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Posted by on May 15, 2016 in Tell Me Why |

How Does a Sundial Tell Time?

How Does a Sundial Tell Time?

Long before we had clocks, people used sundials to tell time. A sundial tells time by measuring the angle of a shadow cast by the sun. A sundial face is divided into hours.

When the sun strikes the pointer in the center of the dial, it casts a shadow on the dial face. The time is told by the shadow of the pointer falling on the different numbers as the sun moves across the sky.

The ancient Egyptians made the earliest known sundial in about 3500 BC. This sundial was simply a stick or a pillar that cast a shadow on the ground. The ancient Greeks made a sundial with a bowl-shaped opening cut into a block of stone or wood.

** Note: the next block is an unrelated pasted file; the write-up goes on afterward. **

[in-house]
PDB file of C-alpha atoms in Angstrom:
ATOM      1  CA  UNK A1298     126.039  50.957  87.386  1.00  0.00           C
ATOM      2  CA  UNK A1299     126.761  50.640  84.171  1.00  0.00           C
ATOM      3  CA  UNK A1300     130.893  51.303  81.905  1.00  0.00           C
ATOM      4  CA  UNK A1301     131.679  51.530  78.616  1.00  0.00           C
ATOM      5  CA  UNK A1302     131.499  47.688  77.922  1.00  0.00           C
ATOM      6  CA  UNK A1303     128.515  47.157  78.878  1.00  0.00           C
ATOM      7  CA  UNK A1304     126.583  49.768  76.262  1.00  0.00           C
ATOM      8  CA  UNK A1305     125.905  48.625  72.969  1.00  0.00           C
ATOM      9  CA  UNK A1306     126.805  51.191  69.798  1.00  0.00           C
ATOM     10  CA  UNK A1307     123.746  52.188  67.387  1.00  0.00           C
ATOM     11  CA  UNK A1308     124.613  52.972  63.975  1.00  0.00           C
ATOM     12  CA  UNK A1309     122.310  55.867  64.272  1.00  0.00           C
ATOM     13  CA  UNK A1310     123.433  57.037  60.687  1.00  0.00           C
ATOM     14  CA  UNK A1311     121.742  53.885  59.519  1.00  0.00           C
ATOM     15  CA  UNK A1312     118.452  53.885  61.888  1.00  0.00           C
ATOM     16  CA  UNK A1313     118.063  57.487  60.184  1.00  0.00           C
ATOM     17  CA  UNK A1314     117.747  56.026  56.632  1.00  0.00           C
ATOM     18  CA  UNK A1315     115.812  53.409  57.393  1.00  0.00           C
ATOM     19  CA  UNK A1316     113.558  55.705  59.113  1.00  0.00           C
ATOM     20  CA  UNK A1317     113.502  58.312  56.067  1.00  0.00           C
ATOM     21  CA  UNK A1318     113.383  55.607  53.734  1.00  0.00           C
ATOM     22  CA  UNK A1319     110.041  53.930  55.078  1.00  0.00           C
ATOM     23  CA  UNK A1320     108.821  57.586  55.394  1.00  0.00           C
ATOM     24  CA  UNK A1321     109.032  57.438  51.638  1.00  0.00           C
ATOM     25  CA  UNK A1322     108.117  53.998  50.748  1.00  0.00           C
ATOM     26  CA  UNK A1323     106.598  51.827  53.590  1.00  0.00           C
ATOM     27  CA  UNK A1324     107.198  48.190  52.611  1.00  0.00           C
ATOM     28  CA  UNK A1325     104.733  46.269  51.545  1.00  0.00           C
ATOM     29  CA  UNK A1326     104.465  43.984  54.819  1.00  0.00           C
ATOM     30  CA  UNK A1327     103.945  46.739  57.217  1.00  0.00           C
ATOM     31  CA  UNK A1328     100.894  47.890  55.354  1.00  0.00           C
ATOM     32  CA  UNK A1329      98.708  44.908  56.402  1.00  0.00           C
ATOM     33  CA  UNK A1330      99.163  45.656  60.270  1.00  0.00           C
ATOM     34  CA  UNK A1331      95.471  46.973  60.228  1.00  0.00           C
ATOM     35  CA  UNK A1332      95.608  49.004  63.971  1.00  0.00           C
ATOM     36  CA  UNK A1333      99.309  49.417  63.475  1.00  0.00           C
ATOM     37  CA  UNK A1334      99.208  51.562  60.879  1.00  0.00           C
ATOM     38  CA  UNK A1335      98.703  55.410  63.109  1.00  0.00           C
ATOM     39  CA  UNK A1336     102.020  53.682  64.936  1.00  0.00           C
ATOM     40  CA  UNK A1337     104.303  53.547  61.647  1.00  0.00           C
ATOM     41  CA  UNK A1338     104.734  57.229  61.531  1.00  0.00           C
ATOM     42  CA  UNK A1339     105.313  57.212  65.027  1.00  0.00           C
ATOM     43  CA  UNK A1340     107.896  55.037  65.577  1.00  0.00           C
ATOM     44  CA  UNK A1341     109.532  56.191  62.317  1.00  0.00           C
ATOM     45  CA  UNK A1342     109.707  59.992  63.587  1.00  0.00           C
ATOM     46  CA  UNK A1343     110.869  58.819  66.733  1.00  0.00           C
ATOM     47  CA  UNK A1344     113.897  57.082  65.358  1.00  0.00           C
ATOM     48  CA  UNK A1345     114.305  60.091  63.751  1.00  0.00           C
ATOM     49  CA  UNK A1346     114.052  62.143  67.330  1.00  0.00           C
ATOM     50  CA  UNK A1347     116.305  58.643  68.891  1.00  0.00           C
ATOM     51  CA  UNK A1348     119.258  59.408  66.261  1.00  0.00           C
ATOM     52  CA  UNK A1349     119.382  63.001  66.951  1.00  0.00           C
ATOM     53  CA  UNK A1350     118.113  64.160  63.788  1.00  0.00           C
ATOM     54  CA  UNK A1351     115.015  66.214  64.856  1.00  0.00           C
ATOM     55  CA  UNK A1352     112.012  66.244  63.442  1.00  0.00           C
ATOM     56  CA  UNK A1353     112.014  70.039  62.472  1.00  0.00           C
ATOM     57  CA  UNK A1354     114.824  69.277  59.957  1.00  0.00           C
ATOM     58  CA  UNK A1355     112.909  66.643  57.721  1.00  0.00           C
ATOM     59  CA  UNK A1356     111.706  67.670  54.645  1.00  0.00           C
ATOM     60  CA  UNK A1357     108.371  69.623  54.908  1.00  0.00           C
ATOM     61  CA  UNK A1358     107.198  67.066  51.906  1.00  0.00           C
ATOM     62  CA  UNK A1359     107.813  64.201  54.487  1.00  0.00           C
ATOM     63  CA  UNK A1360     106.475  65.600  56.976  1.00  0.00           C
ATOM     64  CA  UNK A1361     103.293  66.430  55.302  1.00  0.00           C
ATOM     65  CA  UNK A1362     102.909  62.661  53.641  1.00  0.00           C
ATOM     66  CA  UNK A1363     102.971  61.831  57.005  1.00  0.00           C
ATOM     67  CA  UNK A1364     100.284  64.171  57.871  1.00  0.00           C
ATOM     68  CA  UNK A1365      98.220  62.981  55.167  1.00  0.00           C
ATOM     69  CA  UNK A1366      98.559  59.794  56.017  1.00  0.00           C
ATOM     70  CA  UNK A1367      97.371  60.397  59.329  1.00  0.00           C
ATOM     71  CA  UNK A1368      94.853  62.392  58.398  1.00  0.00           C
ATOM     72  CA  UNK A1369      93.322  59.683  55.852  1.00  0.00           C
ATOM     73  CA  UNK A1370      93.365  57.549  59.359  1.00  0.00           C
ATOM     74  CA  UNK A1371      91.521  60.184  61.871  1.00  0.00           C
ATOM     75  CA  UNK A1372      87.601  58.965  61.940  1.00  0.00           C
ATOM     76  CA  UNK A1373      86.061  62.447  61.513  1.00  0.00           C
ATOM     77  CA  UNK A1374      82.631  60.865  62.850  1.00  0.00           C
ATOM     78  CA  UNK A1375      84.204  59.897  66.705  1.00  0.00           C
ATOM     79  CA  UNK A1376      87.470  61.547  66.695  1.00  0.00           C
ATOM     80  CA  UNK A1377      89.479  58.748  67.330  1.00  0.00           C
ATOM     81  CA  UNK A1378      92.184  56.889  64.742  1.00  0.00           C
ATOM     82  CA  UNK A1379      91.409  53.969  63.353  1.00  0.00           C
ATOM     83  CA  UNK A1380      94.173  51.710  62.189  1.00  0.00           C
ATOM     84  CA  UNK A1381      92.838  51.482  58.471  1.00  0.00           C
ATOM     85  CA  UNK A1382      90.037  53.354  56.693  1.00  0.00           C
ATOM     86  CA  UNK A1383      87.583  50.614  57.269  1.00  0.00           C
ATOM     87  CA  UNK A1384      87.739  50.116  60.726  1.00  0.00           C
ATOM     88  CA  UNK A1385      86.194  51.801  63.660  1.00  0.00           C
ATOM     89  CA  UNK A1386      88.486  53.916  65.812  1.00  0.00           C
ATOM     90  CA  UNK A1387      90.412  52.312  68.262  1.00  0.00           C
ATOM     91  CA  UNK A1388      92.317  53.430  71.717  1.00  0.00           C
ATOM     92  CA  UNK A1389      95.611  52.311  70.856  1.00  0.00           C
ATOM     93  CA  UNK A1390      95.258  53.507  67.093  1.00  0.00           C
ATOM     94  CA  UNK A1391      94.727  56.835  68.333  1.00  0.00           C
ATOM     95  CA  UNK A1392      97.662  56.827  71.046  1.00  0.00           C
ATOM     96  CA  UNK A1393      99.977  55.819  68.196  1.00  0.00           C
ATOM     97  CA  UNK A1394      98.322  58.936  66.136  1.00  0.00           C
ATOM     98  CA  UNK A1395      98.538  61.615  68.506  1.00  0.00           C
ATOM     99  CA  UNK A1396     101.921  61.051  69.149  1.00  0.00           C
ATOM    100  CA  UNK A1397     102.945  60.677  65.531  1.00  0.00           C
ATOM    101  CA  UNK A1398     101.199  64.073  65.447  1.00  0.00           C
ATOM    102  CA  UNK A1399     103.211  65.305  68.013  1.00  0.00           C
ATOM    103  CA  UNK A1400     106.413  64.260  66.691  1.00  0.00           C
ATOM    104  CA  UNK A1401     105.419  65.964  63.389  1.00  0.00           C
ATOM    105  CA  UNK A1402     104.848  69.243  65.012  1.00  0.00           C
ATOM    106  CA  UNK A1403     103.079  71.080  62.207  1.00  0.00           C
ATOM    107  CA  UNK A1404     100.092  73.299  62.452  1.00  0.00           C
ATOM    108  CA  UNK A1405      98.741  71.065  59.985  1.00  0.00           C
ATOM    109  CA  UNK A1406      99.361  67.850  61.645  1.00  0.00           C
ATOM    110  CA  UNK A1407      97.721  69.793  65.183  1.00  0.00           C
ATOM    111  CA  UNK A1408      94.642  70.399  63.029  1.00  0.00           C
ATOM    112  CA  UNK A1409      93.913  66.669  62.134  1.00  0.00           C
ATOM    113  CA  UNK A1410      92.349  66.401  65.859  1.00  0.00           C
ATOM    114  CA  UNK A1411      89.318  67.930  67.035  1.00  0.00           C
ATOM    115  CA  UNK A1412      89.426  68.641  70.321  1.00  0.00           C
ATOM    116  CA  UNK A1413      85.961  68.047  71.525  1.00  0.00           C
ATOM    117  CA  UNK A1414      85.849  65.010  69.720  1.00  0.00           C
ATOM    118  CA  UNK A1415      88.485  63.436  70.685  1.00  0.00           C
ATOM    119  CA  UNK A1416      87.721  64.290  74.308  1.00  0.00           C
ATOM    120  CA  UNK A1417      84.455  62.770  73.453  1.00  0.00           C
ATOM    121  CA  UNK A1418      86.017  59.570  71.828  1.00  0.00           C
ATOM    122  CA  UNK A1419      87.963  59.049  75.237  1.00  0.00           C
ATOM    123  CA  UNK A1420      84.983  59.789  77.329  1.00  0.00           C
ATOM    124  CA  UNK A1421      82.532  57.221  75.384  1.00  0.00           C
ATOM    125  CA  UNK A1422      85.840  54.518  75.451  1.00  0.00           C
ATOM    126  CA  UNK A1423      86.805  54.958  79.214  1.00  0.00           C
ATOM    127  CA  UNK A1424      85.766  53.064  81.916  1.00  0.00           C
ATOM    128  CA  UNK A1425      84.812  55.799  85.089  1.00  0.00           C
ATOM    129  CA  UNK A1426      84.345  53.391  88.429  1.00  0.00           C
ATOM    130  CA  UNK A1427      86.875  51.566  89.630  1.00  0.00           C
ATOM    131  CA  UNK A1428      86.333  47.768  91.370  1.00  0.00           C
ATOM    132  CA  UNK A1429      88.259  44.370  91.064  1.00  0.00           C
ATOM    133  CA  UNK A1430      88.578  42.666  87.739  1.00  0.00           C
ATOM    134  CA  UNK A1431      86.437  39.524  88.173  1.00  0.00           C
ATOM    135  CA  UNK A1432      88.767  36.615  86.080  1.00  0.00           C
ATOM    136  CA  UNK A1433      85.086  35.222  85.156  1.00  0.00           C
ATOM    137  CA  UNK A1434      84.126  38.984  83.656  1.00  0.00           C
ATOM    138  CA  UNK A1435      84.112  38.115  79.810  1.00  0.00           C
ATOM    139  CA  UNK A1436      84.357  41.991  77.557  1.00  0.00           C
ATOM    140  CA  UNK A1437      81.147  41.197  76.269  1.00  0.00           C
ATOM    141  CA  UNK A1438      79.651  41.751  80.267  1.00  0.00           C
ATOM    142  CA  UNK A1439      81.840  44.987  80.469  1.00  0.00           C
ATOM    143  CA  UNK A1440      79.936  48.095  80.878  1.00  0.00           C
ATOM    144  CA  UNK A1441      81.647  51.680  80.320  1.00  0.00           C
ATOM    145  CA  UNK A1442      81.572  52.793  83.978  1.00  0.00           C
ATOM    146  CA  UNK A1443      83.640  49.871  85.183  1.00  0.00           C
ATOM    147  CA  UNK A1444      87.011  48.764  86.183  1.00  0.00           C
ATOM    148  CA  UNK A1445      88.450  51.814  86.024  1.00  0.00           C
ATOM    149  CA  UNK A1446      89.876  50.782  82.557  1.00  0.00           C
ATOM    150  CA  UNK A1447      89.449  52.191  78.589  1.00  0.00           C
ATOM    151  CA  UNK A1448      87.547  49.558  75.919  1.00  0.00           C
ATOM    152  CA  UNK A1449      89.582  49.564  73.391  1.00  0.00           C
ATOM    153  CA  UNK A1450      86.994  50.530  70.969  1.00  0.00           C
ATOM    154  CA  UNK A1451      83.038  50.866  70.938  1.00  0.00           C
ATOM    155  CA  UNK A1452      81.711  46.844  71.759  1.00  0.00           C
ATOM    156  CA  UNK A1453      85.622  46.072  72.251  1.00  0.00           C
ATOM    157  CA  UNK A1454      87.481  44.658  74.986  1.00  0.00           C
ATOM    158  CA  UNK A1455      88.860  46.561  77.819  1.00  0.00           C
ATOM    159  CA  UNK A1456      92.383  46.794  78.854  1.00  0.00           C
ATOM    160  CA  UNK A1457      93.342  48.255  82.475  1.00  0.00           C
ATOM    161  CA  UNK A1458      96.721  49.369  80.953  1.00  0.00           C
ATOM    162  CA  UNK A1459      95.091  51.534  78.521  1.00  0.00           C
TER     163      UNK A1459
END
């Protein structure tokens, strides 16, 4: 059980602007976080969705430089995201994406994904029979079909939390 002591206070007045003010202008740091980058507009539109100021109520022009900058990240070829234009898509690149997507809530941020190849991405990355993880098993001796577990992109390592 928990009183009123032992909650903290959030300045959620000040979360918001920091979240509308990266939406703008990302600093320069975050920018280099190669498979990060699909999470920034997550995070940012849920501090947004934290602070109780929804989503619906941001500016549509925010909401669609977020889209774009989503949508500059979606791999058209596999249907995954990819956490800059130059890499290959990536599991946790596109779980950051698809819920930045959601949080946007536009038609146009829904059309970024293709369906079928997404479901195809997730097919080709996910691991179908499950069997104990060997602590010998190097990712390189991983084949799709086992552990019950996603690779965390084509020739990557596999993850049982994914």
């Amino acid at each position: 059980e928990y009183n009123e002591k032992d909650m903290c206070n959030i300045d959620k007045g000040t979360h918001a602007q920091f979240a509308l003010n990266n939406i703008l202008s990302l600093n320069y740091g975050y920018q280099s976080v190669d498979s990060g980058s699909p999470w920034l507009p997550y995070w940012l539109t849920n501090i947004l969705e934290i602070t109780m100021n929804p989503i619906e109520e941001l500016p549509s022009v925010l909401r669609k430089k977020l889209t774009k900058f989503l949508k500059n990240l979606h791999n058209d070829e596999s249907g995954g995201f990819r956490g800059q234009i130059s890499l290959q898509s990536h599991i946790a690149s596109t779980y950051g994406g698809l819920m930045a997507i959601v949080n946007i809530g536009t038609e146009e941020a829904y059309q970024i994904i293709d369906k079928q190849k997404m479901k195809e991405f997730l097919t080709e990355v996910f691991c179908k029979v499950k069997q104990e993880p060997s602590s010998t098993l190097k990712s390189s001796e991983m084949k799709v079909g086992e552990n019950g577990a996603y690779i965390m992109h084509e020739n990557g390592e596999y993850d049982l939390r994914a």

A pointer in the center cast shadows inside the bowl. Muslims later invented the modern sundial—the type with the angled gnomon.

A sundial can’t tell the time at night, nor can it tell the time when the sun is hidden by clouds. It is no wonder that people worked out a better way of telling time with clocks.

Content for this question contributed by Greg Bernotas, resident of Rahway, southern Union County, New Jersey, USA